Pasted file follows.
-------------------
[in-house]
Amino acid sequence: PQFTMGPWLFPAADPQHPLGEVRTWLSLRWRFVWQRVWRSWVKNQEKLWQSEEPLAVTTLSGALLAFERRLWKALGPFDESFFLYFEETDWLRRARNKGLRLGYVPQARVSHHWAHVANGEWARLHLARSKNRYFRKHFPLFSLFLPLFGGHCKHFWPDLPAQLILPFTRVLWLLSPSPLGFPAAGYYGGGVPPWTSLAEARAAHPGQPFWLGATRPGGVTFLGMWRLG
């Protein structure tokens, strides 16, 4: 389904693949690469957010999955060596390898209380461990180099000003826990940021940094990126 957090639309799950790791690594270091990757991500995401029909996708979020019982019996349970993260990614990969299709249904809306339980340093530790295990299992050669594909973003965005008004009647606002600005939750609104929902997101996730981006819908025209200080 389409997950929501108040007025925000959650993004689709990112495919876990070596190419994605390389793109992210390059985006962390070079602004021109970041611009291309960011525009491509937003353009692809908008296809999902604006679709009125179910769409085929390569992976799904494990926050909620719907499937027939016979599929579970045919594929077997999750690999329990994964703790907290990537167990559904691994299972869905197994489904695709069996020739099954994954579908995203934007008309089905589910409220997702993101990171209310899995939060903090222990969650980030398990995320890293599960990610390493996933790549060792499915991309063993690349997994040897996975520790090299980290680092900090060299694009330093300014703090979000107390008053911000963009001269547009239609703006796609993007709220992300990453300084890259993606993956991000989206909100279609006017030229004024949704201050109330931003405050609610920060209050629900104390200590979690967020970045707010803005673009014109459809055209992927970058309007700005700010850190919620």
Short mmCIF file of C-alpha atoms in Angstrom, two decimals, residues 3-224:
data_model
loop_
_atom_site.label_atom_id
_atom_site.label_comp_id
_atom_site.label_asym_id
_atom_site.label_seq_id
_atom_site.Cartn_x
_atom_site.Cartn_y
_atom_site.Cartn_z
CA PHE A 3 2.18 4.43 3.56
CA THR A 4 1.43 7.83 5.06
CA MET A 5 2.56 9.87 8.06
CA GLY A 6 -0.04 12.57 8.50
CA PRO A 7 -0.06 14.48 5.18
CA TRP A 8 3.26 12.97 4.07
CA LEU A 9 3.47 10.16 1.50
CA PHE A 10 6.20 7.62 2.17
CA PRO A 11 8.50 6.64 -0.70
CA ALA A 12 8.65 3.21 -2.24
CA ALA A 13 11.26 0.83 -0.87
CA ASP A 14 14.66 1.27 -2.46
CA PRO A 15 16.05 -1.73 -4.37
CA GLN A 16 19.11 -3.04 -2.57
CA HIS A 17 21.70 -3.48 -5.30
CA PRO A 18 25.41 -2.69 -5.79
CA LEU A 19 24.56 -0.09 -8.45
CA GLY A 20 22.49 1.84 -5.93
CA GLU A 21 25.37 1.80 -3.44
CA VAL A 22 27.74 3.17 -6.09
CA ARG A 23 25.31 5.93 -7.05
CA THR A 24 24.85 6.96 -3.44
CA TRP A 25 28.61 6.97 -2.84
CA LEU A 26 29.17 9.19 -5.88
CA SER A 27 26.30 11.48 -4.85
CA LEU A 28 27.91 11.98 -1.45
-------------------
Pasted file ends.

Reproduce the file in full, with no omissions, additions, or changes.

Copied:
[in-house]
Amino acid sequence: PQFTMGPWLFPAADPQHPLGEVRTWLSLRWRFVWQRVWRSWVKNQEKLWQSEEPLAVTTLSGALLAFERRLWKALGPFDESFFLYFEETDWLRRARNKGLRLGYVPQARVSHHWAHVANGEWARLHLARSKNRYFRKHFPLFSLFLPLFGGHCKHFWPDLPAQLILPFTRVLWLLSPSPLGFPAAGYYGGGVPPWTSLAEARAAHPGQPFWLGATRPGGVTFLGMWRLG
């Protein structure tokens, strides 16, 4: 389904693949690469957010999955060596390898209380461990180099000003826990940021940094990126 957090639309799950790791690594270091990757991500995401029909996708979020019982019996349970993260990614990969299709249904809306339980340093530790295990299992050669594909973003965005008004009647606002600005939750609104929902997101996730981006819908025209200080 389409997950929501108040007025925000959650993004689709990112495919876990070596190419994605390389793109992210390059985006962390070079602004021109970041611009291309960011525009491509937003353009692809908008296809999902604006679709009125179910769409085929390569992976799904494990926050909620719907499937027939016979599929579970045919594929077997999750690999329990994964703790907290990537167990559904691994299972869905197994489904695709069996020739099954994954579908995203934007008309089905589910409220997702993101990171209310899995939060903090222990969650980030398990995320890293599960990610390493996933790549060792499915991309063993690349997994040897996975520790090299980290680092900090060299694009330093300014703090979000107390008053911000963009001269547009239609703006796609993007709220992300990453300084890259993606993956991000989206909100279609006017030229004024949704201050109330931003405050609610920060209050629900104390200590979690967020970045707010803005673009014109459809055209992927970058309007700005700010850190919620």
Short mmCIF file of C-alpha atoms in Angstrom, two decimals, residues 3-224:
data_model
loop_
_atom_site.label_atom_id
_atom_site.label_comp_id
_atom_site.label_asym_id
_atom_site.label_seq_id
_atom_site.Cartn_x
_atom_site.Cartn_y
_atom_site.Cartn_z
CA PHE A 3 2.18 4.43 3.56
CA THR A 4 1.43 7.83 5.06
CA MET A 5 2.56 9.87 8.06
CA GLY A 6 -0.04 12.57 8.50
CA PRO A 7 -0.06 14.48 5.18
CA TRP A 8 3.26 12.97 4.07
CA LEU A 9 3.47 10.16 1.50
CA PHE A 10 6.20 7.62 2.17
CA PRO A 11 8.50 6.64 -0.70
CA ALA A 12 8.65 3.21 -2.24
CA ALA A 13 11.26 0.83 -0.87
CA ASP A 14 14.66 1.27 -2.46
CA PRO A 15 16.05 -1.73 -4.37
CA GLN A 16 19.11 -3.04 -2.57
CA HIS A 17 21.70 -3.48 -5.30
CA PRO A 18 25.41 -2.69 -5.79
CA LEU A 19 24.56 -0.09 -8.45
CA GLY A 20 22.49 1.84 -5.93
CA GLU A 21 25.37 1.80 -3.44
CA VAL A 22 27.74 3.17 -6.09
CA ARG A 23 25.31 5.93 -7.05
CA THR A 24 24.85 6.96 -3.44
CA TRP A 25 28.61 6.97 -2.84
CA LEU A 26 29.17 9.19 -5.88
CA SER A 27 26.30 11.48 -4.85
CA LEU A 28 27.91 11.98 -1.45